It usually takes multiple contacts to close a sale. The exact number depends on many factors, such as the skill of sales reps, the receptivity of the prospect, and the particulars of your industry and product/service. HubSpot shares a calendar with 8 touchpoints. The goal of a cold call will usually be to warm up the prospect and open them up for further communication. If sales reps try too hard to close a sale right away, they’re more likely to push away the prospect.

Cold vs Warm Leads

Even the most successful cold callers understand that warm leads are more valuable than cold ones. A hot lead, a prospect who has been nurtured and has a demonstrated interest in a product or service, is more valuable still. The goal of cold calling is to warm up leads, which can be a daunting process. While the average success rate of cold calls is usually estimated at around 2%, this number shoots to over 25% for warm calls.

We’ll look at some strategies to maximize cold calling results. Even a slight increase in your success rate translates to more leads and sales. However, you do need to understand that cold prospects, on average, are less responsive than warm ones.

Should You Outsource Cold Calling?

When you plan a calling campaign, you need to decide whether to handle the process in-house or to outsource. Should you have your own sales reps or SDRs make the calls or find an agency that specializes in cold calling? There are pros and cons to each.

Pros of Outsourcing

  • Efficiency. Cold calling, perhaps more than any other sales tactic, is about numbers. A professional call center or agency has the experience and technology to reach many prospects quickly.
  • Saves time for your sales team. Your reps can focus on talking to leads that have already been warmed up rather than spending countless hours hoping for a bite.
  • Flexible hours. Depending on your business model, you may need to reach out to prospects in different time zones. When you outsource calling, you can arrange to have calls made at the ideal times. On the other hand, it can be difficult for your own local team to make calls at all hours.

Cons of Outsourcing

  • Less control. While you can provide scripts and guidelines to your partners, you’re still giving up a certain degree of control. When you handle calls in-house, you can more closely supervise the process and ensure your message and branding are on track.
  • Lack of expertise. While call center agents may be skilled at sales, they usually lack specific knowledge about products and industries. If they need to go off-script, they may not be able to answer every question.
  • Cost. There are costs associated with handling calls yourself and outsourcing. However, hiring a quality agency can be a substantial expense. At the same time, you have to weigh this against the leads and sales that they generate.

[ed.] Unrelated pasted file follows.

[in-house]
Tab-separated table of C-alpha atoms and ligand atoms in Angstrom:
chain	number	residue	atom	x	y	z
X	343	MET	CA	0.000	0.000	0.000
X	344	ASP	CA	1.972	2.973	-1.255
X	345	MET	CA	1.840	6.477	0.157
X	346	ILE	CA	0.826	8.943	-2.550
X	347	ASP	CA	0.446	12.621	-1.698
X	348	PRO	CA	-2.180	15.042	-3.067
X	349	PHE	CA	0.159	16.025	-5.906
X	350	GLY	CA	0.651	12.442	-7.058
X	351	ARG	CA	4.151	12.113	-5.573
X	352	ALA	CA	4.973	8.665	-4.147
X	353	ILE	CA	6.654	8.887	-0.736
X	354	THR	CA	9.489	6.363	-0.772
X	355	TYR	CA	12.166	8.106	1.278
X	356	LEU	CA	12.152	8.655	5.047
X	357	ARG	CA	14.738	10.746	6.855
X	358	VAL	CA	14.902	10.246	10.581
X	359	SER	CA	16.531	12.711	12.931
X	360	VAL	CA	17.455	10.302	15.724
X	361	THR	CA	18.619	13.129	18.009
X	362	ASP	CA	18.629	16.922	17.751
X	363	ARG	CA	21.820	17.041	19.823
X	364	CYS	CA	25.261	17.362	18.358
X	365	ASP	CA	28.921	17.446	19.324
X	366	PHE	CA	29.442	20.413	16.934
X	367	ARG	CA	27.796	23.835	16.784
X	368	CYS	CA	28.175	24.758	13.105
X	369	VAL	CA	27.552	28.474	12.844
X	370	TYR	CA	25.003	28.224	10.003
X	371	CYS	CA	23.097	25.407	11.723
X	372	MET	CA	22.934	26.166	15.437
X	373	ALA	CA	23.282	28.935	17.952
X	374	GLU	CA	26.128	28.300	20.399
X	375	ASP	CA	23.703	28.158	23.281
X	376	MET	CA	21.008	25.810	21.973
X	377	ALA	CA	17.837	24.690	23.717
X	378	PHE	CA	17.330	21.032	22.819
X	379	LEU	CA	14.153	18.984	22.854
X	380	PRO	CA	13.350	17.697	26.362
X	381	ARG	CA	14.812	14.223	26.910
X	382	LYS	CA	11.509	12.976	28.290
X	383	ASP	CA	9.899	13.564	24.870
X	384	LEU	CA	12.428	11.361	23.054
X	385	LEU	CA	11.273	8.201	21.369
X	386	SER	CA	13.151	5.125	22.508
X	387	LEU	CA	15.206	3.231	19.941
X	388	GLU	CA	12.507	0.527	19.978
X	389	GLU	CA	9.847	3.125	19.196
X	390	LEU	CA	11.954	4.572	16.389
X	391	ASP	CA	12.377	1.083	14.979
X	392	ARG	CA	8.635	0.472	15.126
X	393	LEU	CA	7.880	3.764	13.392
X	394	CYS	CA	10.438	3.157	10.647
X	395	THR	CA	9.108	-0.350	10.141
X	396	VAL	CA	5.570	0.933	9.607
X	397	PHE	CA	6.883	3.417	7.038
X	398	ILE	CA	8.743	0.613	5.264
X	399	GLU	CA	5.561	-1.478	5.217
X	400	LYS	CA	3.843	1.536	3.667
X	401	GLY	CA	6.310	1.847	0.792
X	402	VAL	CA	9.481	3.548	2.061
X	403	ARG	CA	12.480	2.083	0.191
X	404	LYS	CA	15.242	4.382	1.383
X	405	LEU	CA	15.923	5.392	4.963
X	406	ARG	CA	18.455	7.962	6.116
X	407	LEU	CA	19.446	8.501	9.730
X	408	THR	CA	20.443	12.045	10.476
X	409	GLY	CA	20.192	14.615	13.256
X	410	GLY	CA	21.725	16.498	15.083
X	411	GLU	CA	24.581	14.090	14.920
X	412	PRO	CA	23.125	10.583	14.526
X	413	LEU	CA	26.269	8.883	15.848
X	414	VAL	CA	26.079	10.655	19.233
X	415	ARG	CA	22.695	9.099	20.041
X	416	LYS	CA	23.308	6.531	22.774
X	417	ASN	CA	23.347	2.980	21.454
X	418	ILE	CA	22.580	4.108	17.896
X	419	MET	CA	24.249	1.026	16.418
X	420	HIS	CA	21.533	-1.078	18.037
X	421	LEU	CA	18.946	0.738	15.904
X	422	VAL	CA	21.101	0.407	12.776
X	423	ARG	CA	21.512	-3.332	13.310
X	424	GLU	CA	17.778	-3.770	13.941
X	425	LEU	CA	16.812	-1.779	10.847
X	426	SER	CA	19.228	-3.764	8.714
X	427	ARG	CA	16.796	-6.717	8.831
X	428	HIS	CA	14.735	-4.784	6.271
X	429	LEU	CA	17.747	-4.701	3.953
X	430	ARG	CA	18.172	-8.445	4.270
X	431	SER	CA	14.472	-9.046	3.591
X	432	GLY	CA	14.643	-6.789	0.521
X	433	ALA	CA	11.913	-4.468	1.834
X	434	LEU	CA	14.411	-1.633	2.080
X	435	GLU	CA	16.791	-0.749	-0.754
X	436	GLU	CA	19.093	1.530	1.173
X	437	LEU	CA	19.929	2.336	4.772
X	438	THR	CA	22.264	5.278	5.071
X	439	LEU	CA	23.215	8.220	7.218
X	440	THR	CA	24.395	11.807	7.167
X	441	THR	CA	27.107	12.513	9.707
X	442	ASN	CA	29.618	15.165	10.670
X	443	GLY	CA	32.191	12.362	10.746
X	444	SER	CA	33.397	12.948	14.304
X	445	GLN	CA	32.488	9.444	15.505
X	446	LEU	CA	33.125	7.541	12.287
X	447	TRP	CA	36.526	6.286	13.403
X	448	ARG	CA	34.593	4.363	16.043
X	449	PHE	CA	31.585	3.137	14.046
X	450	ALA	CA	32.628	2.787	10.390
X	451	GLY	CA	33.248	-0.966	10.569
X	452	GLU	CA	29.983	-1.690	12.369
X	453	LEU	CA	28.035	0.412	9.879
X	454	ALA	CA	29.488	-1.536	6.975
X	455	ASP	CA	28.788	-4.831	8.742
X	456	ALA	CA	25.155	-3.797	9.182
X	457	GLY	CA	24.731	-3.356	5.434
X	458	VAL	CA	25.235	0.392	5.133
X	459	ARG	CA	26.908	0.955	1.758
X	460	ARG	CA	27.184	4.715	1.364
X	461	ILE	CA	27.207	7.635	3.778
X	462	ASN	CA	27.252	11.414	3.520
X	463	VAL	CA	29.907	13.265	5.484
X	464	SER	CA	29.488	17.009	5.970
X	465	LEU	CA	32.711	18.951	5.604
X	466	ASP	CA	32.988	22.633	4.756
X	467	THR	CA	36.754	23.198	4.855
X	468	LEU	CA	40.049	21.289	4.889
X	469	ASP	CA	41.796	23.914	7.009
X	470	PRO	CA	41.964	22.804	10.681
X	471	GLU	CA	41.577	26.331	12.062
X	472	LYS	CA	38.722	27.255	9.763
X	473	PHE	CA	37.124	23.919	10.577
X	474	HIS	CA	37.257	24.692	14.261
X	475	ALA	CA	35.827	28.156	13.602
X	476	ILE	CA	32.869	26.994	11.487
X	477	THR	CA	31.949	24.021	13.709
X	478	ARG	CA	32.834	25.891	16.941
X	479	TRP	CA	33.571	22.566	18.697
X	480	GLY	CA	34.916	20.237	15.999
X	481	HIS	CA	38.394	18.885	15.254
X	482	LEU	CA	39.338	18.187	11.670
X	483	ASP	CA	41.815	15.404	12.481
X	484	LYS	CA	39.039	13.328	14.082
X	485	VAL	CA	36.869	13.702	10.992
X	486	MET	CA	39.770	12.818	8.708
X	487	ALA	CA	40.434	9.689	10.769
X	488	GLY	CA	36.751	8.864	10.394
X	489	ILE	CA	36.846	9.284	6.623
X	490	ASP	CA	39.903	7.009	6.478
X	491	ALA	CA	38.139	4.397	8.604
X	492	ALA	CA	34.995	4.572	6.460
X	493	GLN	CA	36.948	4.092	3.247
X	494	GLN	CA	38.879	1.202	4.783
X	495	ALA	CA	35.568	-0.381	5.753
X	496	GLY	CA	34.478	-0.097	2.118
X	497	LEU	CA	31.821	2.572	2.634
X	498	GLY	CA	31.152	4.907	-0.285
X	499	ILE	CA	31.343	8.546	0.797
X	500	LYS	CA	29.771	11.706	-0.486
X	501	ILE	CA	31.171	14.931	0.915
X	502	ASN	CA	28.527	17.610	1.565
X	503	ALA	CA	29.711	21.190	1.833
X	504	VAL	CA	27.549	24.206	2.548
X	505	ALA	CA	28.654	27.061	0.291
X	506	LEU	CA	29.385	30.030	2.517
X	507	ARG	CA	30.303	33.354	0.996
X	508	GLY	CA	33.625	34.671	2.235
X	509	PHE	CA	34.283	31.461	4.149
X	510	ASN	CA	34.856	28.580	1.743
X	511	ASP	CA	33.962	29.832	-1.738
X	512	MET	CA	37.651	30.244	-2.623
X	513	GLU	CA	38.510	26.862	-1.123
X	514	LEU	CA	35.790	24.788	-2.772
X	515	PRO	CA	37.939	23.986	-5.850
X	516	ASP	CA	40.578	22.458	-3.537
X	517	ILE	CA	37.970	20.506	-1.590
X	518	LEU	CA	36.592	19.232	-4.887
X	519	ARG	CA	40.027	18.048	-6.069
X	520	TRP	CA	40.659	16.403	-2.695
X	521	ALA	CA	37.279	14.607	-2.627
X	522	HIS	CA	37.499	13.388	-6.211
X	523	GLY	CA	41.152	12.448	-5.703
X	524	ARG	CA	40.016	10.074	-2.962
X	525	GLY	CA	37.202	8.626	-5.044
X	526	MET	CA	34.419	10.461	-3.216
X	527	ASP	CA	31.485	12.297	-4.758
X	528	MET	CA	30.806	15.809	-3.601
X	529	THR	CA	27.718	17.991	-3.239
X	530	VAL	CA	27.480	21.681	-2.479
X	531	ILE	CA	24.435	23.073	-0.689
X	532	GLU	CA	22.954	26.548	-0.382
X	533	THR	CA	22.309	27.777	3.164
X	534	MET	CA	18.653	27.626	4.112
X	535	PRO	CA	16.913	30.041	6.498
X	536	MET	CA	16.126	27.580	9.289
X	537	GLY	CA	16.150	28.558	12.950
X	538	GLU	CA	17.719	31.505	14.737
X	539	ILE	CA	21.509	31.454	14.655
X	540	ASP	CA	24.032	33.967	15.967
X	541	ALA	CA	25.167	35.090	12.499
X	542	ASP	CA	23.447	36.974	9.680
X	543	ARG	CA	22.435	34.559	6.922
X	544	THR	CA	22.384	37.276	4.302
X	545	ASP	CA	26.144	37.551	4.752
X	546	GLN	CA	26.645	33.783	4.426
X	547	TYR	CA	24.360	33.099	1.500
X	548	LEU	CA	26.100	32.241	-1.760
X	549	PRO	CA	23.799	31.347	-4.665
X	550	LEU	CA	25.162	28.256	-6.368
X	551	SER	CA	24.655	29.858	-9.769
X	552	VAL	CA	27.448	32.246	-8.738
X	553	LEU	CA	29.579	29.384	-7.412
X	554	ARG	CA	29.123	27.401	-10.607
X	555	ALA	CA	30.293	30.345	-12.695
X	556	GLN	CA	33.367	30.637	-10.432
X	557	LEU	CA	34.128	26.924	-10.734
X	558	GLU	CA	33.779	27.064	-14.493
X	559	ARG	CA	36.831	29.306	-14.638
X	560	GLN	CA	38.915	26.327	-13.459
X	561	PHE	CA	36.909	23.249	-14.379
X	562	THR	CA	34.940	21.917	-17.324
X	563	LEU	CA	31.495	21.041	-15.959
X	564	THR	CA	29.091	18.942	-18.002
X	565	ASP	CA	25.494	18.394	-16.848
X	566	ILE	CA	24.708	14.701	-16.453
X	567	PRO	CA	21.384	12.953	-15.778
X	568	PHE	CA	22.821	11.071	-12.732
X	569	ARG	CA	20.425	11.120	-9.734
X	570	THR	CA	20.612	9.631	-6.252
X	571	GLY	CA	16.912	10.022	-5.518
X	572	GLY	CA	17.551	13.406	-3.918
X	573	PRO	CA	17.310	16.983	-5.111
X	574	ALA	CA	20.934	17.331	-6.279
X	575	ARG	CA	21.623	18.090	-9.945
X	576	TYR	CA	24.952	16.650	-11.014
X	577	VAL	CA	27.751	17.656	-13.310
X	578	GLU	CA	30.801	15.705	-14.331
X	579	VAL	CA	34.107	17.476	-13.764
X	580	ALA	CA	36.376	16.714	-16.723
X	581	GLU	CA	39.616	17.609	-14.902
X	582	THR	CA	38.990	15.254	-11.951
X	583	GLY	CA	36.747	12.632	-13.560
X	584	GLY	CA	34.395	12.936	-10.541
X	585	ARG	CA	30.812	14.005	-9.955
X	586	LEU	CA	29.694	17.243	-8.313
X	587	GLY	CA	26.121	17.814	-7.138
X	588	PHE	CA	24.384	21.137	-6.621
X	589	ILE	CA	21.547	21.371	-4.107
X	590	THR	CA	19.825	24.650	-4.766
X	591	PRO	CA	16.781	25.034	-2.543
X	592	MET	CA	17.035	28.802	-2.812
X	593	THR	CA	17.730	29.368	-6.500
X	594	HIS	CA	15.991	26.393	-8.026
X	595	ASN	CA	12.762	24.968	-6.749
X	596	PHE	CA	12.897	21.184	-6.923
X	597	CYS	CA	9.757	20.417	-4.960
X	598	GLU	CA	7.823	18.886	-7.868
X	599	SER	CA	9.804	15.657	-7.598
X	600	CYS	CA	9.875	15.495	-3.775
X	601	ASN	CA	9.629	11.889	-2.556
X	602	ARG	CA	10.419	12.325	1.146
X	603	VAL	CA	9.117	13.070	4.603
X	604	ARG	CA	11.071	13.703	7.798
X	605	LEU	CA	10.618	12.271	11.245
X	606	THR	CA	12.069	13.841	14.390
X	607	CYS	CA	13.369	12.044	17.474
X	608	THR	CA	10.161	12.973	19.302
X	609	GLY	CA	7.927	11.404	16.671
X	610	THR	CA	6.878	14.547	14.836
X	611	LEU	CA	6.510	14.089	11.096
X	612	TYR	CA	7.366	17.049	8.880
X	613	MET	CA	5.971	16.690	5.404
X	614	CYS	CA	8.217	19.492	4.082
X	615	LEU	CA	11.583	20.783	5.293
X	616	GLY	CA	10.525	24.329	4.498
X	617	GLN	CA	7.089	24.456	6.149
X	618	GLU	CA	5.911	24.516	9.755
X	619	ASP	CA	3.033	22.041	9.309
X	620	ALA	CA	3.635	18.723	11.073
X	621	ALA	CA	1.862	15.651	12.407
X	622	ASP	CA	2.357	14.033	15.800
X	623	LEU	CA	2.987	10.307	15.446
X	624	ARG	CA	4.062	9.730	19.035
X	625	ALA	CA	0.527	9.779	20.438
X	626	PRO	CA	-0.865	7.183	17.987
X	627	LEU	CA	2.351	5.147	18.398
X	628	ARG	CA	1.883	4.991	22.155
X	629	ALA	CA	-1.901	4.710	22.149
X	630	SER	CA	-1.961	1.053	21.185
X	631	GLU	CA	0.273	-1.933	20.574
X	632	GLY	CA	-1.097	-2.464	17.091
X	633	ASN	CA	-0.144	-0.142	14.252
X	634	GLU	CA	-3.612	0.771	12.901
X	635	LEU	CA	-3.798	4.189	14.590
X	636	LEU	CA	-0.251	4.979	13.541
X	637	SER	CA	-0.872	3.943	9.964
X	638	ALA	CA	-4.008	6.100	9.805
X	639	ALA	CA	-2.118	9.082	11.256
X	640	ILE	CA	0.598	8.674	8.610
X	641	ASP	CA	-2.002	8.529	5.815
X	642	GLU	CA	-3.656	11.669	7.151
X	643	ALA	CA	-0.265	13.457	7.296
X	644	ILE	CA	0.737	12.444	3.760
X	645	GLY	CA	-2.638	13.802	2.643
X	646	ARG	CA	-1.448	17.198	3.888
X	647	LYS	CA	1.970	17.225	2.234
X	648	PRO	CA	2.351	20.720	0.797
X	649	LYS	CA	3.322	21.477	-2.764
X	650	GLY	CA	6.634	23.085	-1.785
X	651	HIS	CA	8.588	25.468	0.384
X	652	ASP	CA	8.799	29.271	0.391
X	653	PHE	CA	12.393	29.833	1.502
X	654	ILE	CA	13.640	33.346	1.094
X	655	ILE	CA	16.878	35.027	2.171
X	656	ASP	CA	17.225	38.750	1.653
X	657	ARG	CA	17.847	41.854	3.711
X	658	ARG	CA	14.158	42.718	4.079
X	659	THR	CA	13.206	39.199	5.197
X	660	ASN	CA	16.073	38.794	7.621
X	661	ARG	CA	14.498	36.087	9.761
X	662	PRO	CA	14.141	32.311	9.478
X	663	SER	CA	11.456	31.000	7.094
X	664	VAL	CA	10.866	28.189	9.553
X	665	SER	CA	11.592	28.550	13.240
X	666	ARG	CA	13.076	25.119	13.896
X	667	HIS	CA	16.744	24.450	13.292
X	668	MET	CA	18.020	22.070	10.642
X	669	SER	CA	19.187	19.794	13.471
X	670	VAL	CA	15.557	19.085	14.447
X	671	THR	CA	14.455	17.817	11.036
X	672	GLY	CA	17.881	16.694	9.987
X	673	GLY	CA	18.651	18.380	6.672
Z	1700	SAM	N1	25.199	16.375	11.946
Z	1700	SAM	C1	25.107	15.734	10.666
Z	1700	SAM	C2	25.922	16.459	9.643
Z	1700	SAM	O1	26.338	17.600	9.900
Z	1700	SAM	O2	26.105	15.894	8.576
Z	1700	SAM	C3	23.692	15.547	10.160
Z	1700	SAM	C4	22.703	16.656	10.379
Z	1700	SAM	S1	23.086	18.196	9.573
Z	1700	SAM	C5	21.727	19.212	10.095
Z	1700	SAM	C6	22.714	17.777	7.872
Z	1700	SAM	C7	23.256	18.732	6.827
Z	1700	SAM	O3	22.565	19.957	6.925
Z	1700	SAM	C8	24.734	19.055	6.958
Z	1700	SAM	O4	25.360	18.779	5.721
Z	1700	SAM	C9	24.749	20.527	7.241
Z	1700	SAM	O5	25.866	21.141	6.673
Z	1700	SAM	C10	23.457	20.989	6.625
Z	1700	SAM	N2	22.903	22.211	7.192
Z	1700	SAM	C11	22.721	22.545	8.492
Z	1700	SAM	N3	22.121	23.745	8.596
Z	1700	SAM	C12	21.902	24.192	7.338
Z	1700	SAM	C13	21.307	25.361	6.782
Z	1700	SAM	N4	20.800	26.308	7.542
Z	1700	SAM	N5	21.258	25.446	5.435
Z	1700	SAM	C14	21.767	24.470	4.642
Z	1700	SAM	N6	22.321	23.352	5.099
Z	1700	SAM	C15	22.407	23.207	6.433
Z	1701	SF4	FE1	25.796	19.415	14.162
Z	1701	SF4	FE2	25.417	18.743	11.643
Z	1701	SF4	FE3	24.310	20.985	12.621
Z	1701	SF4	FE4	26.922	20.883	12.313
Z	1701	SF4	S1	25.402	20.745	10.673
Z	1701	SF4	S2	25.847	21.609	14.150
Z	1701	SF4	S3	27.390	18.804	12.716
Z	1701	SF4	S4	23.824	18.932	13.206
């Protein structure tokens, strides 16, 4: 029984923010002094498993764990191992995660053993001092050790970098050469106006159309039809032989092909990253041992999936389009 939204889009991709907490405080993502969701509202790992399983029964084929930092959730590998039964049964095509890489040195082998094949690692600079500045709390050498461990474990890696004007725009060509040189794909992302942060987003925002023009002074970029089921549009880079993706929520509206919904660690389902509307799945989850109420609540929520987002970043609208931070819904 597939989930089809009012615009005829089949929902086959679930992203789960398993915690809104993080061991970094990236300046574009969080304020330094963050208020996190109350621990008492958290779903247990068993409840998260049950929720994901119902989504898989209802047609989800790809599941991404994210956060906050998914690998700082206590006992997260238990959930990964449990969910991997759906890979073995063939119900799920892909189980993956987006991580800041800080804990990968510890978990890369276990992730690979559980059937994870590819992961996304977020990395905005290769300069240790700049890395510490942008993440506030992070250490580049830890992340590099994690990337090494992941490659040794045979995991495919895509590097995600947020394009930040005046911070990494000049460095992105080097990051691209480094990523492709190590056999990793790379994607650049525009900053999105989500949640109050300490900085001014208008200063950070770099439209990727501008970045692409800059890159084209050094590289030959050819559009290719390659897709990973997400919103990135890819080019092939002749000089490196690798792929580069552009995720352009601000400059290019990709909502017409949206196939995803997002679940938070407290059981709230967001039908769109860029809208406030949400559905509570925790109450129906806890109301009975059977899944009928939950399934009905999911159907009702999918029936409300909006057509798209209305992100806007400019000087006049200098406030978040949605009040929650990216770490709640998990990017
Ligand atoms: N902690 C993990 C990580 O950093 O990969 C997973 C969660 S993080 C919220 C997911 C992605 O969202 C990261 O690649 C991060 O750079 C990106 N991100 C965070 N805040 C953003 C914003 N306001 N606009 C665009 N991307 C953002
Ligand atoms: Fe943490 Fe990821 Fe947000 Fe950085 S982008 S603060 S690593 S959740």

Outsourcing Guidelines

If you decide to outsource, do your research and make sure you choose a quality company. Here are some tips to consider:

  • Check reviews and references. Use a company or individuals with a proven track record.
  • Choose a local company. If the call center is located in another country, make sure the callers can speak fluent English.
  • Make sure you’re clear about the terms, such as how many hours/calls will be made for the price.
  • Communicate your needs clearly and monitor performance at every stage. You may need to try several companies before you find the right match.

Why Cold Calling Works

So – does cold calling work anymore?

Despite what you may have heard, cold calling is still an effective way to connect with your B2B audience. To make it work for you, it’s important to map out a clear strategy, test your results, and make changes as needed. For example, you may be able to improve your results by making changes in the script, calling at different hours, or tweaking your initial offer.

Even if they have a certain resistance to cold calling (and all types of marketing, really), both consumers and B2B buyers are always seeking new products and services that can solve their problems and improve their lives. Of course, to find success you need a solid offer and a skilled sales rep, ready to engage with prospects.

Cold calling is not dead and will continue to be a viable selling strategy as long as people have phones. If you’re interested in adding cold calling into your marketing strategy, contact us to learn more about Sapper’s Bionic SDR, your outsourced, full-stack, multichannel sales development representative.

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About Sapper Consulting

Sapper's sales prospecting team becomes a natural extension of your existing sales efforts, helping you find new leads that are a great fit for your business.